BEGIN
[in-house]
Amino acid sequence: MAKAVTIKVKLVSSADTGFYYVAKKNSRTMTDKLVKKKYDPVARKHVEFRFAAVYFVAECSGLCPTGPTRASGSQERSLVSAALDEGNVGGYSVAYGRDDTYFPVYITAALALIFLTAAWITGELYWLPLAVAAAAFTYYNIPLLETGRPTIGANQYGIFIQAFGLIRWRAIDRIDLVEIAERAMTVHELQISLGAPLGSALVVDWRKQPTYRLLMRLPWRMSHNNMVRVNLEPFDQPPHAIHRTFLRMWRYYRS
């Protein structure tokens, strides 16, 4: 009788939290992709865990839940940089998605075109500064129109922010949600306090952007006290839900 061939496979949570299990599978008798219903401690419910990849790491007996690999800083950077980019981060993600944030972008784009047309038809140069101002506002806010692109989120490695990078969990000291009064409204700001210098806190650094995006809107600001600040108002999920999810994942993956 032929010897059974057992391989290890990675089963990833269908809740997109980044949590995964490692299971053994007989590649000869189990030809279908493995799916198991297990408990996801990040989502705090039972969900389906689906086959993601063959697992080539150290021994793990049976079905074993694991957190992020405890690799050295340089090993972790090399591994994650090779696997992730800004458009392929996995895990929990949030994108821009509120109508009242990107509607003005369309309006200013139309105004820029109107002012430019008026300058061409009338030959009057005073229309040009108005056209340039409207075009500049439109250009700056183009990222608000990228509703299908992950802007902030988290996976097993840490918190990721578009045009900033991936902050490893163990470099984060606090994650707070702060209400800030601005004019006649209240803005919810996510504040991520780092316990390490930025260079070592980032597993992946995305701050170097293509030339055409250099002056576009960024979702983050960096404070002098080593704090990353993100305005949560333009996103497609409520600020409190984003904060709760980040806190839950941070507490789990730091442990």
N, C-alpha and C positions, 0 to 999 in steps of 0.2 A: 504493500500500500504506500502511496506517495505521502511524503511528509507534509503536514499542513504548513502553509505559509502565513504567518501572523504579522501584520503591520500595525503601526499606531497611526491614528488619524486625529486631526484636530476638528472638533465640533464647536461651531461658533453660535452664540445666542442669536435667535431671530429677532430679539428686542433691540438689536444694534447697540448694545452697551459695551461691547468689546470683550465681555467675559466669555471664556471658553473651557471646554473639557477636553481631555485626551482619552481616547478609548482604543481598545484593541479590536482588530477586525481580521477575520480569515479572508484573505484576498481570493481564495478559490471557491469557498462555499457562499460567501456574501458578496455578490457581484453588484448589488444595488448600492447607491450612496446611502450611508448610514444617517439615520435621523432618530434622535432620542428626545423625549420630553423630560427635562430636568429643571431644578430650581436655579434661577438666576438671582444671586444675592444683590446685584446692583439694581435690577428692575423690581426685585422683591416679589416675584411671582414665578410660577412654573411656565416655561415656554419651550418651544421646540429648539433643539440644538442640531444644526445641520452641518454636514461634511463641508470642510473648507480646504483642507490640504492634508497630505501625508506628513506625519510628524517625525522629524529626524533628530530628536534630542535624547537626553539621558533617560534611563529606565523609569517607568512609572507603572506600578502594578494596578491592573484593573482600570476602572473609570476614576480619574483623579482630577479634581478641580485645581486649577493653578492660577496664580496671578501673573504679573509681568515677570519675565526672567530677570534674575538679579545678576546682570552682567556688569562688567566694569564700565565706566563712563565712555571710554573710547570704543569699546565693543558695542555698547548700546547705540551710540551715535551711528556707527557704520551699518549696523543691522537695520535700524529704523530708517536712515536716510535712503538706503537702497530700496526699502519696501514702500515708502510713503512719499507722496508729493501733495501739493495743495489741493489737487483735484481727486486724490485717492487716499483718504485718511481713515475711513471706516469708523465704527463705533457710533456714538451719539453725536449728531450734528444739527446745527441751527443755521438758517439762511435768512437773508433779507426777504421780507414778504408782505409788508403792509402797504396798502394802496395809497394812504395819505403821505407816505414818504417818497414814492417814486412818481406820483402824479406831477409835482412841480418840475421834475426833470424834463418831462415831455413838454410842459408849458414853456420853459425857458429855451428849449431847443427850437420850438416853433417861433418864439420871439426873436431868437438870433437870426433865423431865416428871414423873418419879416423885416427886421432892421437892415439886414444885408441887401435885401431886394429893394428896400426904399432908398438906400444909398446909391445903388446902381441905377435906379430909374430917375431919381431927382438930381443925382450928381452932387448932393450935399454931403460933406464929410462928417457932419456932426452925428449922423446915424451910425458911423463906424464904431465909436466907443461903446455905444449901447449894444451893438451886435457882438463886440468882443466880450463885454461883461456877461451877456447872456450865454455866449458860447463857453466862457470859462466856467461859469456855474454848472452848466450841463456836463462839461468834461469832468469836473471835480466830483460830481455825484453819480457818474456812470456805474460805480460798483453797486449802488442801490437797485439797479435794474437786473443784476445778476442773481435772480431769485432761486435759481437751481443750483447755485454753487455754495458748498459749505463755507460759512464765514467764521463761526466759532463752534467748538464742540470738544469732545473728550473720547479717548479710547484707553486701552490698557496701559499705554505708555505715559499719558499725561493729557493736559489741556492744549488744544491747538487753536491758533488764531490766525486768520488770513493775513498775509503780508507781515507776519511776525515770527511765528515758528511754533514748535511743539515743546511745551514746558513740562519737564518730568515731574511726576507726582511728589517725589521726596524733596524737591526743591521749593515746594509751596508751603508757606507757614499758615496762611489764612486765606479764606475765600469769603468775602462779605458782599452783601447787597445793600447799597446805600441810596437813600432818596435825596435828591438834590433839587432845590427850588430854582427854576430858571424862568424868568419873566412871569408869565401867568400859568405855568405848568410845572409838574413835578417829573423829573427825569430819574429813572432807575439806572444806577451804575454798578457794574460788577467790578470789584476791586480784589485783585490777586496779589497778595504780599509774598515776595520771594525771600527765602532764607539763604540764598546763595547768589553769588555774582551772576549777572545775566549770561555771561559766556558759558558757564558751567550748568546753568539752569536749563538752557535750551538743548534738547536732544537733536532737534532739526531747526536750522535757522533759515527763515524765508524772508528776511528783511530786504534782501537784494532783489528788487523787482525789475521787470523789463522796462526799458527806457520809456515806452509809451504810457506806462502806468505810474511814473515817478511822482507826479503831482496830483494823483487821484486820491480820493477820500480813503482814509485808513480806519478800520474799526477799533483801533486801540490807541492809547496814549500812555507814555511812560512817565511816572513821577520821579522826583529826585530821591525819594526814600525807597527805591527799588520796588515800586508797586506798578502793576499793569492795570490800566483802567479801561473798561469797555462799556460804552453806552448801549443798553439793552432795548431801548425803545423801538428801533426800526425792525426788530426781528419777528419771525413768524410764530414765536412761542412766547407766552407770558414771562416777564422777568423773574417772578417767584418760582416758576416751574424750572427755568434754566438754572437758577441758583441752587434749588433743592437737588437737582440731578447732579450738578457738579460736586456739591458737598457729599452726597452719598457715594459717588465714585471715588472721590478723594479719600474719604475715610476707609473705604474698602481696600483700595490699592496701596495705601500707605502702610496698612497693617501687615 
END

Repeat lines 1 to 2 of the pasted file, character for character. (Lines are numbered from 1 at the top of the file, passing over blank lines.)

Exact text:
[in-house]
Amino acid sequence: MAKAVTIKVKLVSSADTGFYYVAKKNSRTMTDKLVKKKYDPVARKHVEFRFAAVYFVAECSGLCPTGPTRASGSQERSLVSAALDEGNVGGYSVAYGRDDTYFPVYITAALALIFLTAAWITGELYWLPLAVAAAAFTYYNIPLLETGRPTIGANQYGIFIQAFGLIRWRAIDRIDLVEIAERAMTVHELQISLGAPLGSALVVDWRKQPTYRLLMRLPWRMSHNNMVRVNLEPFDQPPHAIHRTFLRMWRYYRS